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Fisheries and Aquaculture, B.S.

Fisheries and Aquaculture, B.S.

What is a BS in Fisheries and Aquaculture?

Fisheries and Aquaculture BS

According to the Food and Agriculture Organization of the United Nations, aquaculture continues to be one of the fastest growing industries around the globe as demand for aquatic food products increases. As a result, the need for aquaculture experts also continues to increase.

Fisheries and aquaculture are most commonly thought of as “fish farming”—the theory and practice of cultivating marine and freshwater algae and animals for food. The industry also provides opportunity in the development of chemical and pharmaceutical products, scientific research, species population restoration, food safety and sustainability, and the production of ornamental plants and animals.

With a fisheries and aquaculture degree, you might monitor the health and well-being of farm-raised fish, manage the technical operations of a hatchery, work for a government agency (such as the EPA or USDA), or be an integral part of the team at an aquarium or zoo. No matter what direction you choose, an aquaculture degree from Florida Tech helps you develop a strong background in biology and get hands-on experience in chemistry and zoology.

Gain Practical Experience

This course of study is very hands-on, with small classes and intensive faculty-student interaction. Hit the beach at the university’s oceanside marine laboratory and work on large-scale saltwater culture. Refine your practical skills in technical electives and specialized labs with the opportunity to undertake exciting independent or collaborative research with a peer or professor in a topic of your choosing.

Florida Tech’s professional grade aquaculture center provides high-tech instrumentation facilities and equipment for the production and study of aquatic wildlife, and Florida Tech’s Sportfish Research Institute involves students in the study of vital sport fish species through hands-on fieldwork. All this practical experience, as well as the availability of internships, showcases an active and robust learning environment that enhances your job search portfolio and prepares you for employment or graduate study.

Choose an Aquaculture Specialty as Early as Your Sophomore Year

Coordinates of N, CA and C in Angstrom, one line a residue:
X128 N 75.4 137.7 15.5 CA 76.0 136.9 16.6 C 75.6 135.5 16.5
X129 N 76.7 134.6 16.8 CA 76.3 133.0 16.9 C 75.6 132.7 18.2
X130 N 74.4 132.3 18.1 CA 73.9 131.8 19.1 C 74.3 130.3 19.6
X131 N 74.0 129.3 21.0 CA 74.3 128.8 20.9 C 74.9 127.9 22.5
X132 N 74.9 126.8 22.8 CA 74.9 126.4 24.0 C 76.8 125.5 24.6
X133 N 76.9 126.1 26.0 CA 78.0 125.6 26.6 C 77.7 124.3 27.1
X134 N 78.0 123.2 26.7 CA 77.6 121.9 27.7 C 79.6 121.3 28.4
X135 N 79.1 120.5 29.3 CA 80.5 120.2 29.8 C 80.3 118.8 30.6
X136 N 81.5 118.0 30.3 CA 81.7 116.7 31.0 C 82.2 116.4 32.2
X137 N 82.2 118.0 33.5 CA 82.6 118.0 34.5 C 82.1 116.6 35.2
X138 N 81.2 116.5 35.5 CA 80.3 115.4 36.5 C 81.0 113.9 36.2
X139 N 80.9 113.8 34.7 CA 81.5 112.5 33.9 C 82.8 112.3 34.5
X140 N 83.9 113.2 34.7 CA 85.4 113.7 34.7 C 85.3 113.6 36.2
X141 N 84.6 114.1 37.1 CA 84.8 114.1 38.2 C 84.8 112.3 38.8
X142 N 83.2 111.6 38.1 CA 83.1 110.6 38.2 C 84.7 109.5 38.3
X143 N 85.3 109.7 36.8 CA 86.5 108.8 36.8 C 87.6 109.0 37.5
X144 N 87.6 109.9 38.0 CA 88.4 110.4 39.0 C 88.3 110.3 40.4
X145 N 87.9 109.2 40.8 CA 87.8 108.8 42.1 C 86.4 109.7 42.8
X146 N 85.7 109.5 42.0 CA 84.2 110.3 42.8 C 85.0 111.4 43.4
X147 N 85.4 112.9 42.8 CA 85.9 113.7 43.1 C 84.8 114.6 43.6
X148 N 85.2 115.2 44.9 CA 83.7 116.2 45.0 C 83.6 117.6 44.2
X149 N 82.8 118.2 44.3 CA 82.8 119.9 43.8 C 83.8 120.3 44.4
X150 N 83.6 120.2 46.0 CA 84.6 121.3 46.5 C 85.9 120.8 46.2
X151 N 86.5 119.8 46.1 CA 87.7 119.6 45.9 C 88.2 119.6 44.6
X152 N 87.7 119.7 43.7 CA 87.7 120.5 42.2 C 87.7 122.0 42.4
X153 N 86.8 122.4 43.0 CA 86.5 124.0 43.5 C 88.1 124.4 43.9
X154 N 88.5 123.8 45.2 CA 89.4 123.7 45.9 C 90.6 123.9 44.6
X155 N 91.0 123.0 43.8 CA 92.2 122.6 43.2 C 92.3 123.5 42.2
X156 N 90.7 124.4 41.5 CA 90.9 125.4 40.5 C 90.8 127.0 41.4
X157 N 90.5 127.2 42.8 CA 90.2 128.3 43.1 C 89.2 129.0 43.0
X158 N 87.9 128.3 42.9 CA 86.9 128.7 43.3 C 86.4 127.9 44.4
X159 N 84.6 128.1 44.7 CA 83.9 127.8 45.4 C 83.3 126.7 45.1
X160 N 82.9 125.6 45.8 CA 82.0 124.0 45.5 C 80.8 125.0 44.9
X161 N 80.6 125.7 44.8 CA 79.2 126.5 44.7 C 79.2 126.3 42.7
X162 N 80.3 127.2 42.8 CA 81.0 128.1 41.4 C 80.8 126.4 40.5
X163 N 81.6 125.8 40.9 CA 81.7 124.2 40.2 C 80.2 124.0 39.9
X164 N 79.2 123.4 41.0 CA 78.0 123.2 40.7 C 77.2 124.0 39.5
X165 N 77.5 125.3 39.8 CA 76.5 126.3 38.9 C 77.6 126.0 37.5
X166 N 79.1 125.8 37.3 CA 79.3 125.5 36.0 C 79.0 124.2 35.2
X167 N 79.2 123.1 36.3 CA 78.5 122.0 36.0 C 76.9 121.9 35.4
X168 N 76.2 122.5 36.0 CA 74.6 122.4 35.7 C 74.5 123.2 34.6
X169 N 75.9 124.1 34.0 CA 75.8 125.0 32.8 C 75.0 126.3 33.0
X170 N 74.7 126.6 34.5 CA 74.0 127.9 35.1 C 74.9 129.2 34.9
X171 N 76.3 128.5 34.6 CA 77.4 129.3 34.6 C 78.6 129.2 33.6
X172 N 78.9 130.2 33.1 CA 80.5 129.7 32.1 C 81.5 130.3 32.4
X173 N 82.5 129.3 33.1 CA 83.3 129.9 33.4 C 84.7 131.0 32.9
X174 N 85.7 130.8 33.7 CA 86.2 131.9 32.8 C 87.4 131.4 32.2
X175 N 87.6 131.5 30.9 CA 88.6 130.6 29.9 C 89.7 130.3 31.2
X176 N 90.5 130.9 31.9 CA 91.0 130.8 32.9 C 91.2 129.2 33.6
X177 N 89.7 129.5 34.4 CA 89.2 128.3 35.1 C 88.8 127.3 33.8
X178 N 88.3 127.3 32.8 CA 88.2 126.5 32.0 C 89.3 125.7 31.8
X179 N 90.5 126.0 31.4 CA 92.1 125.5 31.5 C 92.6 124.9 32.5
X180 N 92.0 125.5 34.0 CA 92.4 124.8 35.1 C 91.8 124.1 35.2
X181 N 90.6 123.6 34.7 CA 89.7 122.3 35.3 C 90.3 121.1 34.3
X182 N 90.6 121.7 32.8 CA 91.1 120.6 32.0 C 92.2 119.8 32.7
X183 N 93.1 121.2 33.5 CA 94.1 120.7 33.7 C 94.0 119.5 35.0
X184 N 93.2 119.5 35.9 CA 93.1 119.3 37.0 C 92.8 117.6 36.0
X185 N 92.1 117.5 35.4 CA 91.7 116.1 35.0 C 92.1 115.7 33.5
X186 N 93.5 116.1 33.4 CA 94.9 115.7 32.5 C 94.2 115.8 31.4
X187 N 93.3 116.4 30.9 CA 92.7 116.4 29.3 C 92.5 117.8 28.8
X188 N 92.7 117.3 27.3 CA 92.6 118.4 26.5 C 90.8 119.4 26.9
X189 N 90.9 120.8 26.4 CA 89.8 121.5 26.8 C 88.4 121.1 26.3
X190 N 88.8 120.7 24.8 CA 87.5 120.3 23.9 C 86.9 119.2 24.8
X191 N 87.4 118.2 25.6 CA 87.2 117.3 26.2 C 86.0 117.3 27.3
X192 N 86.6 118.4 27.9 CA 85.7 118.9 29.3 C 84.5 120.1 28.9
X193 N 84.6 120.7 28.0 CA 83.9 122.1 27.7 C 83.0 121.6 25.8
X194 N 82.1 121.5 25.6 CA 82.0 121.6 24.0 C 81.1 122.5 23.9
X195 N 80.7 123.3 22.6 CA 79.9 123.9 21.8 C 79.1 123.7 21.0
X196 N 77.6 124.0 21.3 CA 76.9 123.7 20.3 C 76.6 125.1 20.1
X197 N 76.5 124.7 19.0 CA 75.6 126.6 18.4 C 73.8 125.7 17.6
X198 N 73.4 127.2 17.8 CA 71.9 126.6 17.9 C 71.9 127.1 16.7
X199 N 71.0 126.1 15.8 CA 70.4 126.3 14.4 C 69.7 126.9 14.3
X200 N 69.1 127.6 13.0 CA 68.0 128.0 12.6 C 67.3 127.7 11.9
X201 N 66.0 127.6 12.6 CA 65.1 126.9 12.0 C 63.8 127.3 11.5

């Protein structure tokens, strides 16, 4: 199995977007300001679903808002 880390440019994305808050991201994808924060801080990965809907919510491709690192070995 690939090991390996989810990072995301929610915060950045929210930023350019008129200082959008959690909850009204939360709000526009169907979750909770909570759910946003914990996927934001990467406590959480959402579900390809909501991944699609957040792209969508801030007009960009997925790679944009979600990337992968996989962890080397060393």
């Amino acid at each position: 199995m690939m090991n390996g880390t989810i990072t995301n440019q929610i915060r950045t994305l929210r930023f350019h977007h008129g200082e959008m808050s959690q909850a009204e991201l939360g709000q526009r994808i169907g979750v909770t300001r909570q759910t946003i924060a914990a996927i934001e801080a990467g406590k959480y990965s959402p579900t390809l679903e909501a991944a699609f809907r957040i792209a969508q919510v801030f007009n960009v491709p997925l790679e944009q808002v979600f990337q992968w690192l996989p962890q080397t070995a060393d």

Florida Tech’s fisheries and aquaculture degree program is dynamic and focused. In fact, Florida Tech established the very first undergraduate aquaculture program in the US in 1977 at our Vero Beach Marine Laboratory, nestled on the shore of the Atlantic Ocean. You’ll experience a diverse range of study and complete core courses like Biological Discovery and Introduction to Aquaculture, before moving on to specialized courses in culture techniques of salt and freshwater algae, crustaceans, finfish and mollusks.

Guided by highly qualified faculty such as Dr. Junda Lin, program chair, who has 20 years of aquaculture research and education experience, you’ll work in teaching laboratories and high-tech research labs, choosing a specialty as early as your sophomore year to help you focus your studies.

Why Pursue a BS in Fisheries and Aquaculture at Florida Tech?

In 1977 Florida Tech established the first undergraduate fisheries and aquaculture program in the country and it remains one of just a few colleges offering BS degree programs. Students have an opportunity for undergraduate research and may apply for internships with university partners.

Florida Tech is an ideal location for students seeking an aquaculture university to prepare for a career. Diverse and vast natural resources such as the estuarine habitats of the Indian River Lagoon and the Atlantic Ocean’s marine ecosystem, marshes and wetlands surround the campus providing a wealth of opportunity for hands-on learning environments unlike any other in the world.

Florida is also the center of trade and production of marine ornamental species in the United States, giving the university a natural research focus for developing aquaculture technologies for marine ornamental species.

Internationally Recognized Faculty

As an aquaculture university, our faculty members stay updated with the latest developments in the field and take this knowledge into the classroom. Professors not only advance their fields through groundbreaking research on fish aquaculture and other topics, they also encourage students to conduct research in addition to their coursework. The program chair has been active in aquaculture research and education for over 20 years and was once a World Aquaculture Society board member.